quantum mechanics, molecular electronics, molecular photovoltaics
My research focuses on molecules for use in functional devices through exploitation of their spectroscopic and/or electrical properties. This includes systems from natural photosynthetic apparatii to molecular wires, molecular memories, quantum computers, and artificial photovoltaic systems. Quantum-mechanical simulation techniques are used to study vibrational and/or electronic spectra, structure, and motion of large systems, as well as experimental scanning-tunnelling microscopy.
Deploying quantum-mechanical methods in protein X-ray crystallographic refinement
The availability of protein structures determined from X-ray diffraction data has revolutionized biochemistry but low quality methods are always used to add molecular information to the observed low-resolution data. In this project quantum chemical techniques will be applied to re-refine some already well characterized structures.
Structure and function of plant photosystem-I
The most recently obtained X-ray scattering data of photosystem-I (15000 atoms) will be enhanced by quantum-chemical optimization. The spectroscopy of the system will then be predicted and models developed to interpret time-resolved fluorescence spectra, keeping track of coherent and incoherent energy transfer processes preceding fluorescence.
Modelling and/or experimental studies of the rates of exciton transport and conversion, charge separation, charge transport, and charge recombination in model molecules of natural photosynthesis and organic photovoltaic devices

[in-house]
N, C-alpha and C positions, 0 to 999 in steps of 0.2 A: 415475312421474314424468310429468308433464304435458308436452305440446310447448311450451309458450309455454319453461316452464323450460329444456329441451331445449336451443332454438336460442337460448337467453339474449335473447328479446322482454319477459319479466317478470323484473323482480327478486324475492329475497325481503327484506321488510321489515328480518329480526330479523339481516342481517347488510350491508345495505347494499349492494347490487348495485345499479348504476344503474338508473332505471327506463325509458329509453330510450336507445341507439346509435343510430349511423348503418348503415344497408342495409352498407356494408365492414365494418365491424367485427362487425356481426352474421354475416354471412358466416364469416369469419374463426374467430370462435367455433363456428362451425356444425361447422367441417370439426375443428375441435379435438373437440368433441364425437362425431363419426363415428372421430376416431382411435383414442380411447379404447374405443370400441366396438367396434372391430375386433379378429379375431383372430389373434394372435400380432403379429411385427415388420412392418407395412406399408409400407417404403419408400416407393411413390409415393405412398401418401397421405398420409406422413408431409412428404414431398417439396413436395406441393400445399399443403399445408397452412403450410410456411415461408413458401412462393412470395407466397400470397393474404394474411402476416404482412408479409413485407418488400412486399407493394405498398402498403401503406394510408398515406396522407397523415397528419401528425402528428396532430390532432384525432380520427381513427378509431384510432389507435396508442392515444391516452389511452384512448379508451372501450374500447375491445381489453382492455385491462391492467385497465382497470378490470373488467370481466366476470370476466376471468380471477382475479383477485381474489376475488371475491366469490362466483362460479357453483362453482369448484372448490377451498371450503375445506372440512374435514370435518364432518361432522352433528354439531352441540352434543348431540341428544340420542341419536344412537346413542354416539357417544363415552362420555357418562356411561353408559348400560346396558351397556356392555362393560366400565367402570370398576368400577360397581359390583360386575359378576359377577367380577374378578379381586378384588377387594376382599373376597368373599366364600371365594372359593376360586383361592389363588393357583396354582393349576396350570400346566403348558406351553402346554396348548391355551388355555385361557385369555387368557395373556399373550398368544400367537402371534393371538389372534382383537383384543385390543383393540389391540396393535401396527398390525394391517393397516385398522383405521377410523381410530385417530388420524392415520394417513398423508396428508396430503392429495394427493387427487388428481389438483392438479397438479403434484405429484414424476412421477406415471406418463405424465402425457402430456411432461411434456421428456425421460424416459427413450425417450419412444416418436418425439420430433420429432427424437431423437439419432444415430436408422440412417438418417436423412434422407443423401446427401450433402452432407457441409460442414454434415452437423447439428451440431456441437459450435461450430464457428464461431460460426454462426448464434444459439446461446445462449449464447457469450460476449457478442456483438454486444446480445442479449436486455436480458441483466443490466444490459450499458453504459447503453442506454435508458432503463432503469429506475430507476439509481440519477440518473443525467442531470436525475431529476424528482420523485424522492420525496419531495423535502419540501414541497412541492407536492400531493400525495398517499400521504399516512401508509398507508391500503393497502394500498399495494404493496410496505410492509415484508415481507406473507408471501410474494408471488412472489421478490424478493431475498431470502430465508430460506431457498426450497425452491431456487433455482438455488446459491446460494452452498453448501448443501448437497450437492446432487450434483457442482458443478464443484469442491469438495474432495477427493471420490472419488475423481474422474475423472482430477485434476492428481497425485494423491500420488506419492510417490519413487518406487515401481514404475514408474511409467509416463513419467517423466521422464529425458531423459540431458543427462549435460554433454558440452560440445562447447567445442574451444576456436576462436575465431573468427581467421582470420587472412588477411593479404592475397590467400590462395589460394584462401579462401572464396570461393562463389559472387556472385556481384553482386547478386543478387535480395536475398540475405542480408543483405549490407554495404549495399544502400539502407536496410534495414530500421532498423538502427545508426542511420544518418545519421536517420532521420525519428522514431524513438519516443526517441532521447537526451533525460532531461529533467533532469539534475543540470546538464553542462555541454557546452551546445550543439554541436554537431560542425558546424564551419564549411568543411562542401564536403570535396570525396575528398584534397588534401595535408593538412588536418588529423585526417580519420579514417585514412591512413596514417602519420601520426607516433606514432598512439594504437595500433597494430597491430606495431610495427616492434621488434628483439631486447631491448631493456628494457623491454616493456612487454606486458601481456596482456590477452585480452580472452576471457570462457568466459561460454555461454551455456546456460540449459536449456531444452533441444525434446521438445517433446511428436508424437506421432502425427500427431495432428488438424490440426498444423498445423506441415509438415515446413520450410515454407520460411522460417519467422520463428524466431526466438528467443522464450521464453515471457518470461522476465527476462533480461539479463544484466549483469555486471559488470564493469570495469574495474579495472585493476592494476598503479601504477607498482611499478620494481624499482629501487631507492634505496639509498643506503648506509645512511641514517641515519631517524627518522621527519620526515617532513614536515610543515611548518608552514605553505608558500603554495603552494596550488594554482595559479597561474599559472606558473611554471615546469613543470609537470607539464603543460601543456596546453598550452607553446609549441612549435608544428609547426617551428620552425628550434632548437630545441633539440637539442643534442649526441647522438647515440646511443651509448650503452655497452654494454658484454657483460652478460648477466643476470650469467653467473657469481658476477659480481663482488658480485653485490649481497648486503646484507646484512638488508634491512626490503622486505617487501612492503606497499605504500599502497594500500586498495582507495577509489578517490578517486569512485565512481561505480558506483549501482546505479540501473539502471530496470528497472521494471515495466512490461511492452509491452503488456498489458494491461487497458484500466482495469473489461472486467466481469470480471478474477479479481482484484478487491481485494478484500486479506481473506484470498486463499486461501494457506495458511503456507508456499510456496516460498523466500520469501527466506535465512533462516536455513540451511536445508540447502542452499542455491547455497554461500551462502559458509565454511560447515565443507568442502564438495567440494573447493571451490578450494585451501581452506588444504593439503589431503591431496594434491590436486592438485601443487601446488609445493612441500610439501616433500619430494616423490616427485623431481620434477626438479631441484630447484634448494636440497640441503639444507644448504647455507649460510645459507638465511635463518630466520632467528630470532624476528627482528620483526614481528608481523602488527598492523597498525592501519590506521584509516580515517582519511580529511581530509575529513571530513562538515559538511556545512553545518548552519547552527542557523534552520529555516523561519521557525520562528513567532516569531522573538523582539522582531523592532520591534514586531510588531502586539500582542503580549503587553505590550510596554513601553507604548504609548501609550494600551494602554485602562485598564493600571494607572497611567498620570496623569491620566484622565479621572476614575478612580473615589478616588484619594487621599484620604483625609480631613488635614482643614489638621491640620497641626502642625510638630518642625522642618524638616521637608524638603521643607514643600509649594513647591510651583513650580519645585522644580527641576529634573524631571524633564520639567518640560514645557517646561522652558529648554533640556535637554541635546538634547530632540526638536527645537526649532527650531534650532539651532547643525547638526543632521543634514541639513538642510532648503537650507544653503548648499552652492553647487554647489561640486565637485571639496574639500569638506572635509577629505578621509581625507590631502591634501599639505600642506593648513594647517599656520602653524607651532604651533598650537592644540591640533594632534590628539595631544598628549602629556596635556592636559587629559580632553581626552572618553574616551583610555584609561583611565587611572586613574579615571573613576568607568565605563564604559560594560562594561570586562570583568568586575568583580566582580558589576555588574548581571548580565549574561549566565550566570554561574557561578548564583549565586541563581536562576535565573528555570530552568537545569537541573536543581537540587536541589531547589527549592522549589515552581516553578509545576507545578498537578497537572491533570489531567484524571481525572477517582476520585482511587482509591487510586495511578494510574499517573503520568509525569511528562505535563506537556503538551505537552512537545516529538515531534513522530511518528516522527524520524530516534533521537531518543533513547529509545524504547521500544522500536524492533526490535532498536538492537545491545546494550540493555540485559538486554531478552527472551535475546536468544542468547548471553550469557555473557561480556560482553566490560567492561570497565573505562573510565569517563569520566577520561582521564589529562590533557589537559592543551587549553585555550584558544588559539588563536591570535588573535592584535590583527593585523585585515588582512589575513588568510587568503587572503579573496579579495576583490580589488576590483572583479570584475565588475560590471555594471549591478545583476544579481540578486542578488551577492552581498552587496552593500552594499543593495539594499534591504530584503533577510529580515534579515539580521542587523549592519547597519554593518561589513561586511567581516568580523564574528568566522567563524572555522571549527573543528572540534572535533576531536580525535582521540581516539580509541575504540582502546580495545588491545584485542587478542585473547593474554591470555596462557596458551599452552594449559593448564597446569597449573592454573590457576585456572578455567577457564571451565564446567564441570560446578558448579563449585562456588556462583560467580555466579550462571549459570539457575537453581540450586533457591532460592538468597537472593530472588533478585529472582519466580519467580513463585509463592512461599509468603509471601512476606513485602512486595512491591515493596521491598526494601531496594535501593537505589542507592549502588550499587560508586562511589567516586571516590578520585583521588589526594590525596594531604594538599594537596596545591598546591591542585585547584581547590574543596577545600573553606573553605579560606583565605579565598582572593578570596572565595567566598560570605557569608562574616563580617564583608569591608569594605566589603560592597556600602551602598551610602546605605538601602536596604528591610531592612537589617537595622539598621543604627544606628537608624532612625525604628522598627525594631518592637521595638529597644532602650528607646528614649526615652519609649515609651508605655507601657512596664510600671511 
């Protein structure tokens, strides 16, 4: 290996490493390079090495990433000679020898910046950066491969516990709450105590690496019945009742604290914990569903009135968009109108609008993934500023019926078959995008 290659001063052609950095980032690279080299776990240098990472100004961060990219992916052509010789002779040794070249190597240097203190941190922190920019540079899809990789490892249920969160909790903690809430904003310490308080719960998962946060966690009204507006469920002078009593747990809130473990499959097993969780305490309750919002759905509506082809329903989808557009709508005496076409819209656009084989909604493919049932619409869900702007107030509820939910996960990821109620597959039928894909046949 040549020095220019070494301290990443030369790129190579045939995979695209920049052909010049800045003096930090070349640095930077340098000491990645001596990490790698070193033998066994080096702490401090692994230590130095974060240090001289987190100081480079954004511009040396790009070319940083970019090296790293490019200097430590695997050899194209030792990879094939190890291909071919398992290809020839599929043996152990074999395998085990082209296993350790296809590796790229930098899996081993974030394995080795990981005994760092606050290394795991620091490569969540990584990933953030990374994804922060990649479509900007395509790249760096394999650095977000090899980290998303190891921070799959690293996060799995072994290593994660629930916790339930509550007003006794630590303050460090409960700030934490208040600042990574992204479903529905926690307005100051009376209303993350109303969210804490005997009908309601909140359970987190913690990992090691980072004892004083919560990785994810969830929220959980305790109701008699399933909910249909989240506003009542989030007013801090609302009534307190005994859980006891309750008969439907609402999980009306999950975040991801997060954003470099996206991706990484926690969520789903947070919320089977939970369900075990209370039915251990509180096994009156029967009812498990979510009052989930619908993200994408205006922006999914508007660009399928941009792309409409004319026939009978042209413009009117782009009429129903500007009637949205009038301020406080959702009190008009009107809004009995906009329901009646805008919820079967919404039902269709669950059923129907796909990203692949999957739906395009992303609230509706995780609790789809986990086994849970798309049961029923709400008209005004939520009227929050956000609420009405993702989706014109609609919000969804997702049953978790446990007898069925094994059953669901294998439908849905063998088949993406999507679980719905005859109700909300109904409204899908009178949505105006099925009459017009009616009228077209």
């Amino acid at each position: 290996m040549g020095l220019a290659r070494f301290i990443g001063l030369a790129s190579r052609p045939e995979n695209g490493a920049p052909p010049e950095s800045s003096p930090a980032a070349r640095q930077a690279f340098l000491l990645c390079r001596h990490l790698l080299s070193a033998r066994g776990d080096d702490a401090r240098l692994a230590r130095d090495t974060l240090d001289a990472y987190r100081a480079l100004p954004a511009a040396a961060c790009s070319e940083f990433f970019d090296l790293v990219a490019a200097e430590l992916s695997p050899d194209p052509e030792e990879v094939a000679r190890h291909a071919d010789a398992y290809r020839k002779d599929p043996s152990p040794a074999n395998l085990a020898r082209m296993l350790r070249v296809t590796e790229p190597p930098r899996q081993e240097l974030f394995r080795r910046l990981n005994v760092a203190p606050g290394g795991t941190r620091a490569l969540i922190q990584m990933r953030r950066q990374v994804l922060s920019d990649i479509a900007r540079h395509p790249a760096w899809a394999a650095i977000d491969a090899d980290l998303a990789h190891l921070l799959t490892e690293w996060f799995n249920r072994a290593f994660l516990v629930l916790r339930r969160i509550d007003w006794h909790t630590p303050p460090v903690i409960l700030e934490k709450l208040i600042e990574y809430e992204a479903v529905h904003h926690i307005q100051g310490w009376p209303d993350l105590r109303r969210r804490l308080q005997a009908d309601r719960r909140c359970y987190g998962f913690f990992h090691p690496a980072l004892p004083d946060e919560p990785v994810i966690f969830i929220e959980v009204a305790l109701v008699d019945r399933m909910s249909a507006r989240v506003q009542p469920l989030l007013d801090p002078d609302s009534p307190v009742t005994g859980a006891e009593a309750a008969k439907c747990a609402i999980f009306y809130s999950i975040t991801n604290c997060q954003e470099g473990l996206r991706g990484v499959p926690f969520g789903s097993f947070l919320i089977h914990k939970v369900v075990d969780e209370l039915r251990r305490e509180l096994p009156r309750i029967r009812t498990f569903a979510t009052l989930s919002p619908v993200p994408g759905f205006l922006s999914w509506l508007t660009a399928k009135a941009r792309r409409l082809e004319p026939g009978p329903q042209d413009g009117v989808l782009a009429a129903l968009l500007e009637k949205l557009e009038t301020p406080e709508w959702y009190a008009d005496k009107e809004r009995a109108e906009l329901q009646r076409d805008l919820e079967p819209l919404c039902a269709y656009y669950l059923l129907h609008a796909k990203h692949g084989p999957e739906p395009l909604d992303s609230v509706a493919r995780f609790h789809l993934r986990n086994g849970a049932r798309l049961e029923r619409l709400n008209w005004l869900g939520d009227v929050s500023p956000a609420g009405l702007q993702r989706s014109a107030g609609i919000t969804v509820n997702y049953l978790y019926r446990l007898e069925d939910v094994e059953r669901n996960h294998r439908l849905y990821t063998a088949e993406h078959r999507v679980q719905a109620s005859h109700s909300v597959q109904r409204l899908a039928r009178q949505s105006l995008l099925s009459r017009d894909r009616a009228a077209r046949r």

Natural and artificial photosynthetic systems share many key features, and molecules synthesised by Professor Crossley and studied spectroscopically by Associate Professor Schmidt include all essential features. Both pure research projects are available and projects focused on developing new organic solar-cell devices.
Modelling and/or experimental scanning-tunnelling microscopy studies
Molecular memories and organic solar cells rely on interfaces between molecules and metallic surfaces. Atomic-resolution structures of such interfaces will be measured and/or modelled, providing critical information required for device construction and verification. The focus will be on following self-assembly of monolayers by in-situ polymerization to stabilize the layer.
Coherence of vibrational motions during electron transport
Theories of electron transport in biology, chemistry, and electronic devices assume either that decoherence is extremely fast or conversely that it is extremely slow. Methods will be developed for the common scenario in which the decoherence rate is similar to that of the electron transfer process itself.
For further information, please contact:
School of Chemistry
University of Sydney NSW 2006
Phone: +61 2 9351 4417